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Scientist Discover 5th Planet

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  • Royce Holleman
    Nov. 6, 2007 Grey Hautaluoma Headquarters, Washington 202-358-0668 grey.hautaluoma-1@nasa.gov grey.hautaluoma-1@nasa.gov DC Agle Jet Propulsion Laboratory,
    Message 1 of 1 , Nov 6, 2007
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      Nov. 6, 2007

      Grey Hautaluoma
      Headquarters, Washington
      grey.hautaluoma-1@... grey.hautaluoma-1@...

      DC Agle
      Jet Propulsion Laboratory, Pasadena, Calif.
      agle@... agle@...

      Denize Springer
      San Francisco State University, Calif.
      denize@... denize@...

      Bob Sanders
      University of California, Berkeley

      WASHINGTON - Astronomers have announced the discovery of a fifth
      planet circling 55 Cancri, a star beyond our solar system. The star
      now holds the record for number of confirmed extrasolar planets
      orbiting around it in a planetary system.

      55 Cancri is located 41 light-years away in the constellation Cancer
      and has nearly the same mass and age as our sun. It is easily visible
      with binoculars. Researchers discovered the fifth planet using the
      Doppler technique, in which a planet's gravitational tug is detected
      by the wobble it produces in the parent star. NASA and the National
      Science Foundation funded the research.

      "It is amazing to see our ability to detect extra-solar planets
      growing," said Alan Stern, associate administrator for the Science
      Mission Directorate at NASA Headquarters, Washington. "We are finding
      solar systems with a richness of planets and a variety of planetary
      types comparable to our own."

      The newly discovered planet weighs about 45 times the mass of Earth
      and may be similar to Saturn in its composition and appearance. The
      planet is the fourth from 55 Cancri and completes one orbit every 260
      days. Its location places the planet in the "habitable zone," a band
      around the star where the temperature would permit liquid water to
      pool on solid surfaces. The distance from its star is approximately
      72.5 million miles, slightly closer than Earth to our sun, but it
      orbits a star that is slightly fainter.

      "The gas-giant planets in our solar system all have large moons," said
      Debra Fischer, an astronomer at San Francisco State University and
      lead author of a paper that will appear in a future issue of the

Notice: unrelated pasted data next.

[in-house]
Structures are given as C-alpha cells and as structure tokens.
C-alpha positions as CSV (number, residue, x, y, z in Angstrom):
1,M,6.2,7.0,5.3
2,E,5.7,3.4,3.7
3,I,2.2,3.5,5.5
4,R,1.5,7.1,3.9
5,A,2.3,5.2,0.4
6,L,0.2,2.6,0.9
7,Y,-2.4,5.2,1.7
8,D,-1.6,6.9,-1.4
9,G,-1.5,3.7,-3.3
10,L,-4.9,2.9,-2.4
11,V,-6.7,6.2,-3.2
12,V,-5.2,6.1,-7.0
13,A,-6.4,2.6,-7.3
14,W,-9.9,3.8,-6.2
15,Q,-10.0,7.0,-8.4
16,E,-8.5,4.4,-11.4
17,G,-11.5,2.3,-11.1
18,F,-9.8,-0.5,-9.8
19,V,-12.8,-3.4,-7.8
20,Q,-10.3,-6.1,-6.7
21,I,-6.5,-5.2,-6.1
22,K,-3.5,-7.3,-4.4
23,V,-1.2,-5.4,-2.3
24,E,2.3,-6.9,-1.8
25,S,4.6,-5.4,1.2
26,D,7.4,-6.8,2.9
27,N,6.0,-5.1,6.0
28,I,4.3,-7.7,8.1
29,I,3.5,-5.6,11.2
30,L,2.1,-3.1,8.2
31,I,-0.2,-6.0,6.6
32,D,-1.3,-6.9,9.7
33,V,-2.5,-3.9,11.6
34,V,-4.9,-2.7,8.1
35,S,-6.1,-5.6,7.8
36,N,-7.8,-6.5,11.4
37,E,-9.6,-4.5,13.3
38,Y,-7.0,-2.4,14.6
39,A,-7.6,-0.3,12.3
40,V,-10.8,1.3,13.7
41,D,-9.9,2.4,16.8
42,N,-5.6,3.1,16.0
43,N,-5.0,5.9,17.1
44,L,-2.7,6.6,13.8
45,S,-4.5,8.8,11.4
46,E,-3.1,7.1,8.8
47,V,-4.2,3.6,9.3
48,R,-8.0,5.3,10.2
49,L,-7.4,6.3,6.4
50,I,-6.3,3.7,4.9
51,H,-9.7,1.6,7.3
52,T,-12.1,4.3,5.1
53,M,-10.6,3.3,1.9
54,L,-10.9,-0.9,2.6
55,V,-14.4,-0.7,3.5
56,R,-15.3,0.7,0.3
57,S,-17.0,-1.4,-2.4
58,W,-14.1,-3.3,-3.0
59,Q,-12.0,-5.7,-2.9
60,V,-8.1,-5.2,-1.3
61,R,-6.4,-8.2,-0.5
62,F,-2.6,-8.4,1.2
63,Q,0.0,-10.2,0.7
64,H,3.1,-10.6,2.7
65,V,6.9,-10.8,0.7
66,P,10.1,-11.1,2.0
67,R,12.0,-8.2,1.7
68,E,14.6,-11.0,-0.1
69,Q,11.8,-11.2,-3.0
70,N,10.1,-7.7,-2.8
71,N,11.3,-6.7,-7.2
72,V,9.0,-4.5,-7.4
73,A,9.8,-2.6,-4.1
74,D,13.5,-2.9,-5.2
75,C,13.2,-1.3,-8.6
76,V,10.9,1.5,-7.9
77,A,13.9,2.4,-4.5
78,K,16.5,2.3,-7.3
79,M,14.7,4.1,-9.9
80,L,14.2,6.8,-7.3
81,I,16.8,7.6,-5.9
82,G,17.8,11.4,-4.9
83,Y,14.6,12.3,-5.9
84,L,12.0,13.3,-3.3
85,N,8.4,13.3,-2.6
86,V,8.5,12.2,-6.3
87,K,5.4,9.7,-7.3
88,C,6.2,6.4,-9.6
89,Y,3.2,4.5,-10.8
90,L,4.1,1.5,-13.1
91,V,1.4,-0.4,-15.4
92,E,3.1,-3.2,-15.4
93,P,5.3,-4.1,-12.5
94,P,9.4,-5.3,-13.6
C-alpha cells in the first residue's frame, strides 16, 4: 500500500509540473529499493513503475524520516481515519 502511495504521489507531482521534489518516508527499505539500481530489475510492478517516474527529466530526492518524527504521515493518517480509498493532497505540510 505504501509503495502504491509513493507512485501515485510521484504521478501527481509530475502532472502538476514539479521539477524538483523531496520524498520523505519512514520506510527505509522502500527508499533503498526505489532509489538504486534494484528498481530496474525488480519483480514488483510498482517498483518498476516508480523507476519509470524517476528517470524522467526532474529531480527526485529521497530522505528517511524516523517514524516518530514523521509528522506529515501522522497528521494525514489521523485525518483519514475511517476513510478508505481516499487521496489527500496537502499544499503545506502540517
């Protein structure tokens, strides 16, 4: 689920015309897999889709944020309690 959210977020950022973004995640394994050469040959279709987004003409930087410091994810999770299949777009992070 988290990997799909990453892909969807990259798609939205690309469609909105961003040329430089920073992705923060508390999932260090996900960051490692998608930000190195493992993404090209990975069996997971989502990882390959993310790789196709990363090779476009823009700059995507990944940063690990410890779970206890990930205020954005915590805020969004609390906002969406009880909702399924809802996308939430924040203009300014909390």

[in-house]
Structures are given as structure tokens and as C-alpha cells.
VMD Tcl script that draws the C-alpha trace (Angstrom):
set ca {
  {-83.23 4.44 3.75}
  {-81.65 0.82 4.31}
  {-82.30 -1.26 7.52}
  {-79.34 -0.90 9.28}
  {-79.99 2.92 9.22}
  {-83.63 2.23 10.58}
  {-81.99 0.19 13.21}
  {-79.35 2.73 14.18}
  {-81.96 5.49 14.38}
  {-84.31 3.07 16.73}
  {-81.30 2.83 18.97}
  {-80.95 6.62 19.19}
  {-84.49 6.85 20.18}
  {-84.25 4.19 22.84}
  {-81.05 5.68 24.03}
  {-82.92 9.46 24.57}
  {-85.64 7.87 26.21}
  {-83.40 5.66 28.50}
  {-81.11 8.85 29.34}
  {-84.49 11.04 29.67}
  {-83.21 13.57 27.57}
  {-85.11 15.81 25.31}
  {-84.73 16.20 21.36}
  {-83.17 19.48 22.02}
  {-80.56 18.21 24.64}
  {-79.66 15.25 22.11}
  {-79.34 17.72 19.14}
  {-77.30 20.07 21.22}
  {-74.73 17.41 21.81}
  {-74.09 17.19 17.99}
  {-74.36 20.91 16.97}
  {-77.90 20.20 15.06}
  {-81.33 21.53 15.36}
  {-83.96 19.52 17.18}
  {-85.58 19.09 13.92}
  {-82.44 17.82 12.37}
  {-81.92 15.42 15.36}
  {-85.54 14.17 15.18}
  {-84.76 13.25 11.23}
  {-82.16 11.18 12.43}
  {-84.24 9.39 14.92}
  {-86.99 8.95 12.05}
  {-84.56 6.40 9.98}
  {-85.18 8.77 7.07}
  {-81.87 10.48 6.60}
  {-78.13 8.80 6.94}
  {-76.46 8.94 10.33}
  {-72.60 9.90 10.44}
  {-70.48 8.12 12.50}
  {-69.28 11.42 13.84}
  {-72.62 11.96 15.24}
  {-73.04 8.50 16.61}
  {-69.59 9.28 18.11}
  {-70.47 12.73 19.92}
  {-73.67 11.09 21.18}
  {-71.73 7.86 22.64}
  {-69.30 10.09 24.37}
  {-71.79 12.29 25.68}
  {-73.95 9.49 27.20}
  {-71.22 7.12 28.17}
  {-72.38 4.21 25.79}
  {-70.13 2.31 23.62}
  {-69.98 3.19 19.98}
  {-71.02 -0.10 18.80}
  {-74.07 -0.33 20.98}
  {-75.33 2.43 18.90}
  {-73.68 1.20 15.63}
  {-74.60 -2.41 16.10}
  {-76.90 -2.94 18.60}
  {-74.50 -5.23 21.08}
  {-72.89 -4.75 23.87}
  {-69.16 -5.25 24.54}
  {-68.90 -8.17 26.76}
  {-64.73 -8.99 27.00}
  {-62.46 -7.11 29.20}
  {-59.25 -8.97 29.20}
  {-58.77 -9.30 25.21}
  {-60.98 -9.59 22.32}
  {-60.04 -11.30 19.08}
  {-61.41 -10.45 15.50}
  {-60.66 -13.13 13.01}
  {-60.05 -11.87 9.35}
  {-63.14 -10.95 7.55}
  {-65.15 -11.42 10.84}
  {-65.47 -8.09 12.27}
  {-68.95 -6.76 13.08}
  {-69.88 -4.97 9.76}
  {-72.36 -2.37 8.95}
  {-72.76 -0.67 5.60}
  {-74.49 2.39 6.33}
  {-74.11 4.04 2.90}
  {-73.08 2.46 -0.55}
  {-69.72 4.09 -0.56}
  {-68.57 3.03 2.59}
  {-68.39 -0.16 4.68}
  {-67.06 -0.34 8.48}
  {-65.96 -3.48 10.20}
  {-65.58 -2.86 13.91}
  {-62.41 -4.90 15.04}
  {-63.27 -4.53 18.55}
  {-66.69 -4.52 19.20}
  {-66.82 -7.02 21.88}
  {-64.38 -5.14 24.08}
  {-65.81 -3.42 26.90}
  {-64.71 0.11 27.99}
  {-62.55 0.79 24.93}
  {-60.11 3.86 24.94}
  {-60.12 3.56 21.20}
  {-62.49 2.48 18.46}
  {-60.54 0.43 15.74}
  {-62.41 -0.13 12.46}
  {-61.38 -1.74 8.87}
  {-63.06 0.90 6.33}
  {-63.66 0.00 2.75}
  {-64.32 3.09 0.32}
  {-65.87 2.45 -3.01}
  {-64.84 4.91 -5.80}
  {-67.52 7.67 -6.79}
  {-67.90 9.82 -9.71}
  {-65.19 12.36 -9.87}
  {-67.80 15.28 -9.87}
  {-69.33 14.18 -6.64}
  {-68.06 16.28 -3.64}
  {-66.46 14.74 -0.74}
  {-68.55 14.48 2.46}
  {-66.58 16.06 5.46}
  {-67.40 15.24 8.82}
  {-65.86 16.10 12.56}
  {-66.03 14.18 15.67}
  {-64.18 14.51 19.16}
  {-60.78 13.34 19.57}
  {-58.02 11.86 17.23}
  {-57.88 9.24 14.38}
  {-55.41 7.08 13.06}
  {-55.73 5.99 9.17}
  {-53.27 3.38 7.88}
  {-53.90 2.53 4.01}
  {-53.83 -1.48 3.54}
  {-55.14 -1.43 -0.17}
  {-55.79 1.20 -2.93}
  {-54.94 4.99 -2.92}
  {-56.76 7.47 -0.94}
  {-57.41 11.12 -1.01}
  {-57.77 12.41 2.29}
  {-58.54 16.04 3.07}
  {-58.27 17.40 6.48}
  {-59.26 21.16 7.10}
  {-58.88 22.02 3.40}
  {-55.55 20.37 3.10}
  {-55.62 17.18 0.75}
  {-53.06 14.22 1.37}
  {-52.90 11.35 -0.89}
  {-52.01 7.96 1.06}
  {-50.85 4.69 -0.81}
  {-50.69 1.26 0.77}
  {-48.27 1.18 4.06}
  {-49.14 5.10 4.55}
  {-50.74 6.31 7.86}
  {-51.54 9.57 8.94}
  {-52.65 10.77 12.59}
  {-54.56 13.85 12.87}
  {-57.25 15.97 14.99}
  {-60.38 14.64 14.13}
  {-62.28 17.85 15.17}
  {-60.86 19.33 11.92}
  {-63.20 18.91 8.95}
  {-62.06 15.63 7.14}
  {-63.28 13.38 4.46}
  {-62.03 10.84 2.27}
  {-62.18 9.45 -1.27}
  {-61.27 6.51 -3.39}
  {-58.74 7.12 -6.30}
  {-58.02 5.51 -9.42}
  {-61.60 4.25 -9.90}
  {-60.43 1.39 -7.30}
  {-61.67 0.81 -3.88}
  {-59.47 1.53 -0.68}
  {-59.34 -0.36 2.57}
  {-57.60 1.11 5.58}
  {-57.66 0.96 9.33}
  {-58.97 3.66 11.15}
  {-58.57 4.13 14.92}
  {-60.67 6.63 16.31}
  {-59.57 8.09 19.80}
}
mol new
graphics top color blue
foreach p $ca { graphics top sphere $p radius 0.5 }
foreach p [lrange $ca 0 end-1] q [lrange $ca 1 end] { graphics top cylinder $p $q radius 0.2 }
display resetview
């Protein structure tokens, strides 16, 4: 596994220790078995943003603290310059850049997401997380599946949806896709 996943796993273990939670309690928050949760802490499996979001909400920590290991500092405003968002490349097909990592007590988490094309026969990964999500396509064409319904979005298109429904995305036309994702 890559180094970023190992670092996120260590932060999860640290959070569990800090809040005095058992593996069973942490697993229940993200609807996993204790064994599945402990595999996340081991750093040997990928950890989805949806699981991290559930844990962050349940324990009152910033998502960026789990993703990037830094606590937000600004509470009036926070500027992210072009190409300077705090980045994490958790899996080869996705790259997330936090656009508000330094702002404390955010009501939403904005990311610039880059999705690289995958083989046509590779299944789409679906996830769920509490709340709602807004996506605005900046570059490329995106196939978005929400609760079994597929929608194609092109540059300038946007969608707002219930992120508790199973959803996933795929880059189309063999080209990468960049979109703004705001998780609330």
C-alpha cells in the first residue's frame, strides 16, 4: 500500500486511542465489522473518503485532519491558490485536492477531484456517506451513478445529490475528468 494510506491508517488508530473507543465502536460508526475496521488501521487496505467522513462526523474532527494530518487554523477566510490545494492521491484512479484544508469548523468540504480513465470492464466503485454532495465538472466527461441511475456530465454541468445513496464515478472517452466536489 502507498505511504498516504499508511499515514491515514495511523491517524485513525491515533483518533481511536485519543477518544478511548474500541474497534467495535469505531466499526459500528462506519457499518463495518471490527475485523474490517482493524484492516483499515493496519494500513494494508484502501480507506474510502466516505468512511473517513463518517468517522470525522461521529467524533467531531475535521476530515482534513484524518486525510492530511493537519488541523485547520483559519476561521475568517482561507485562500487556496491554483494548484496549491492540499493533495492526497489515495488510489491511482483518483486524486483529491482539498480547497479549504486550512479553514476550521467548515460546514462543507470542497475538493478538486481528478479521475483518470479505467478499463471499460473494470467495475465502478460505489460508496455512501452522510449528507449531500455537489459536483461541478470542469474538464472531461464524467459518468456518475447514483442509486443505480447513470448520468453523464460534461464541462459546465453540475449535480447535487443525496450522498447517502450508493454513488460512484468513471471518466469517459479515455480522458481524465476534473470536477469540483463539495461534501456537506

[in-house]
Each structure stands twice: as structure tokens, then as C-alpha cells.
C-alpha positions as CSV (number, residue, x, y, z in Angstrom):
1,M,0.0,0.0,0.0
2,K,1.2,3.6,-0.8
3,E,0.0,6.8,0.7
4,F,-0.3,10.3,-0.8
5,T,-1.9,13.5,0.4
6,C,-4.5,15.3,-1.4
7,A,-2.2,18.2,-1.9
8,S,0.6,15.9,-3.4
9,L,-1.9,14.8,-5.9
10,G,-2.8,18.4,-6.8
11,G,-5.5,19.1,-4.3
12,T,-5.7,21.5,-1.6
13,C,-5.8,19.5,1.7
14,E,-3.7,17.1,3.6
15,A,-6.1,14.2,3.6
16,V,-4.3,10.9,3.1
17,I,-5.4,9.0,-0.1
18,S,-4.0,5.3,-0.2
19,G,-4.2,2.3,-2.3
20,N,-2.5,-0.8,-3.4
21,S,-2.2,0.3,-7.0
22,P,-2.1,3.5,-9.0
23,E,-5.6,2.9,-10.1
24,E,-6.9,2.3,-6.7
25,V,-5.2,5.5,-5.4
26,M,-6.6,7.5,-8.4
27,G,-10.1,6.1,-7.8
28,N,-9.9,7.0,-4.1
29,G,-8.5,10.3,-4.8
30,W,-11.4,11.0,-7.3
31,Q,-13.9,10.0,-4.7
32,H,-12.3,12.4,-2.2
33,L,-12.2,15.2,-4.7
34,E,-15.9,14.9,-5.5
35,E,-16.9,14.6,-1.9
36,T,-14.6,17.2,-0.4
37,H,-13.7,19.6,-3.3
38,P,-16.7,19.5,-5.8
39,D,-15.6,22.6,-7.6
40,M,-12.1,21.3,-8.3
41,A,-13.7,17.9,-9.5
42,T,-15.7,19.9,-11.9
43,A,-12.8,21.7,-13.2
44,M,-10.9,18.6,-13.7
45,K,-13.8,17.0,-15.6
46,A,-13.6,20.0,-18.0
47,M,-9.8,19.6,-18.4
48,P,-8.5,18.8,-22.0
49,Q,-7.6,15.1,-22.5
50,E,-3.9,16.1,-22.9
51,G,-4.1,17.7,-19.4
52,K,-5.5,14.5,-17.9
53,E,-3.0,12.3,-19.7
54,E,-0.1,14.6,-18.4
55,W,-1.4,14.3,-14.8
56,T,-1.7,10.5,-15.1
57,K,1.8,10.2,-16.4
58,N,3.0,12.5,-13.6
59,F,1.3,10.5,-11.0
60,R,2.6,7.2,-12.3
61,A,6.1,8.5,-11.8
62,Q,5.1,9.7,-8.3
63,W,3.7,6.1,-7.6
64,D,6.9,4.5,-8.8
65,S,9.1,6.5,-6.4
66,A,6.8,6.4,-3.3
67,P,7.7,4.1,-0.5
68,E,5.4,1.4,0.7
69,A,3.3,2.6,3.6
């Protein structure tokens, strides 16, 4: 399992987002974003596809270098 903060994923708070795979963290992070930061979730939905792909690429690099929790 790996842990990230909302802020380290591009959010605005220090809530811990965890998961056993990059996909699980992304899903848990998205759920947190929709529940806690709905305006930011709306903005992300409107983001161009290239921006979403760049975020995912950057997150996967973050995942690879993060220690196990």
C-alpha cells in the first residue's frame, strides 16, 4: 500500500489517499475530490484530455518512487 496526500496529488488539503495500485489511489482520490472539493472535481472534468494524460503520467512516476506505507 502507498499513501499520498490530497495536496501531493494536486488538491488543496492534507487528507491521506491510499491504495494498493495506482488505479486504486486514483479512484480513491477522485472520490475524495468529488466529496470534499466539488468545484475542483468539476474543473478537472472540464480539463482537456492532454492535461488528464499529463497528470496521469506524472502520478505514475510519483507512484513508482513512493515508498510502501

Astrophysical Journal. "If there is a moon orbiting this new, massive
      planet, it might have pools of liquid water on a rocky surface."

      Fischer, University of California, Berkeley, astronomer Geoff Marcy
      and a team of collaborators discovered this planet after careful
      observation of 2,000 nearby stars with the Shane telescope at Lick
      Observatory located on Mt. Hamilton, east of San Jose, Calif., and
      the W.M. Keck Observatory on Mauna Kea, Hawaii. More than 320
      velocity measurements were required to disentangle signals from each
      of the planets.

      "This is the first quintuple-planet system," Fischer said. "This
      system has a dominant gas giant planet in an orbit similar to our
      Jupiter. Like the planets orbiting our sun, most of these planets
      reside in nearly circular orbits."

      "Discovering these five planets took us 18 years of continuous
      observations at Lick Observatory, starting before any extrasolar
      planets were known anywhere in the universe," said Marcy, who
      contributed to the paper. "But finding five extrasolar planets
      orbiting a star is only one small step. Earth-like planets are the
      next destination."

      The planets around 55 Cancri are somewhat different from those
      orbiting our sun. The innermost planet is believed to be about the
      size of Neptune and whips around the star in less than three days at
      a distance from the star of approximately 3.5 million miles. The
      second planet is a little smaller than Jupiter and completes one
      orbit every 14.7 days at a distance from the star of approximately
      11.2 million miles. The third planet, similar in mass to Saturn,
      completes one orbit every 44 days at a distance from the star of
      approximately 22.3 million miles. The newly discovered planet is the
      fourth planet. The fifth and most distant known planet is four times
      the mass of Jupiter and completes one orbit every 14 years at a
      distance from the star of approximately 539.1 million miles. It is
      still the only known Jupiter-like gas giant to reside as far away
      from its star as our own Jupiter.

      "This work marks an exciting next step in the search for worlds like
      our own," said Michael Briley, an astronomer at the National Science
      Foundation. "To go from the first detections of planets around
      sun-like stars to finding a full-fledged solar system with a planet
      in a habitable zone in just 12 years is an amazing accomplishment and
      a testament to the years of hard work put in by these investigators."

      For visuals depicting the new planets on the Web, visit:


      For information about NASA and agency programs, visit:


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